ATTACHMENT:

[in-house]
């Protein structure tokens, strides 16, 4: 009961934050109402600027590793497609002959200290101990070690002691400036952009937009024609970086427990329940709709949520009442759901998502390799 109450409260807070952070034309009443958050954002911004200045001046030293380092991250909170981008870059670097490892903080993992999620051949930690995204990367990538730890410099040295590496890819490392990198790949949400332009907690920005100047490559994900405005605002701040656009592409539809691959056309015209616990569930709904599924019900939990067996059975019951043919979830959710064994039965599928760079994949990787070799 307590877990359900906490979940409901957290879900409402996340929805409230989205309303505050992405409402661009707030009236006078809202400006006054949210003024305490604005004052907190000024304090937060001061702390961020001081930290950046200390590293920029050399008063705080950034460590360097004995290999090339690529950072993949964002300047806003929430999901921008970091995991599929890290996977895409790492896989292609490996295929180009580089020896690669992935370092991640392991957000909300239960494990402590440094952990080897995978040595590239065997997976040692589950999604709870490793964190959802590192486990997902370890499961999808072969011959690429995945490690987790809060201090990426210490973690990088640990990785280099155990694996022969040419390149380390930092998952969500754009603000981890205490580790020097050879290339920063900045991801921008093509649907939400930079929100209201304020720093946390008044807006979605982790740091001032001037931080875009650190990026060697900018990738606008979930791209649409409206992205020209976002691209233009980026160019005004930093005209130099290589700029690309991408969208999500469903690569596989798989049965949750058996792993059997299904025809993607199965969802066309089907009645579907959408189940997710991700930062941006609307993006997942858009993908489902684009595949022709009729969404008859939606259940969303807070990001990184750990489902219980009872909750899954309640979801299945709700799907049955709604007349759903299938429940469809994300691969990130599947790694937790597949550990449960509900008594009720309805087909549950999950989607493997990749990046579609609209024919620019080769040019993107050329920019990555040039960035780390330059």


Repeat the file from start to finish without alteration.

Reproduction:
[in-house]
């Protein structure tokens, strides 16, 4: 009961934050109402600027590793497609002959200290101990070690002691400036952009937009024609970086427990329940709709949520009442759901998502390799 109450409260807070952070034309009443958050954002911004200045001046030293380092991250909170981008870059670097490892903080993992999620051949930690995204990367990538730890410099040295590496890819490392990198790949949400332009907690920005100047490559994900405005605002701040656009592409539809691959056309015209616990569930709904599924019900939990067996059975019951043919979830959710064994039965599928760079994949990787070799 307590877990359900906490979940409901957290879900409402996340929805409230989205309303505050992405409402661009707030009236006078809202400006006054949210003024305490604005004052907190000024304090937060001061702390961020001081930290950046200390590293920029050399008063705080950034460590360097004995290999090339690529950072993949964002300047806003929430999901921008970091995991599929890290996977895409790492896989292609490996295929180009580089020896690669992935370092991640392991957000909300239960494990402590440094952990080897995978040595590239065997997976040692589950999604709870490793964190959802590192486990997902370890499961999808072969011959690429995945490690987790809060201090990426210490973690990088640990990785280099155990694996022969040419390149380390930092998952969500754009603000981890205490580790020097050879290339920063900045991801921008093509649907939400930079929100209201304020720093946390008044807006979605982790740091001032001037931080875009650190990026060697900018990738606008979930791209649409409206992205020209976002691209233009980026160019005004930093005209130099290589700029690309991408969208999500469903690569596989798989049965949750058996792993059997299904025809993607199965969802066309089907009645579907959408189940997710991700930062941006609307993006997942858009993908489902684009595949022709009729969404008859939606259940969303807070990001990184750990489902219980009872909750899954309640979801299945709700799907049955709604007349759903299938429940469809994300691969990130599947790694937790597949550990449960509900008594009720309805087909549950999950989607493997990749990046579609609209024919620019080769040019993107050329920019990555040039960035780390330059």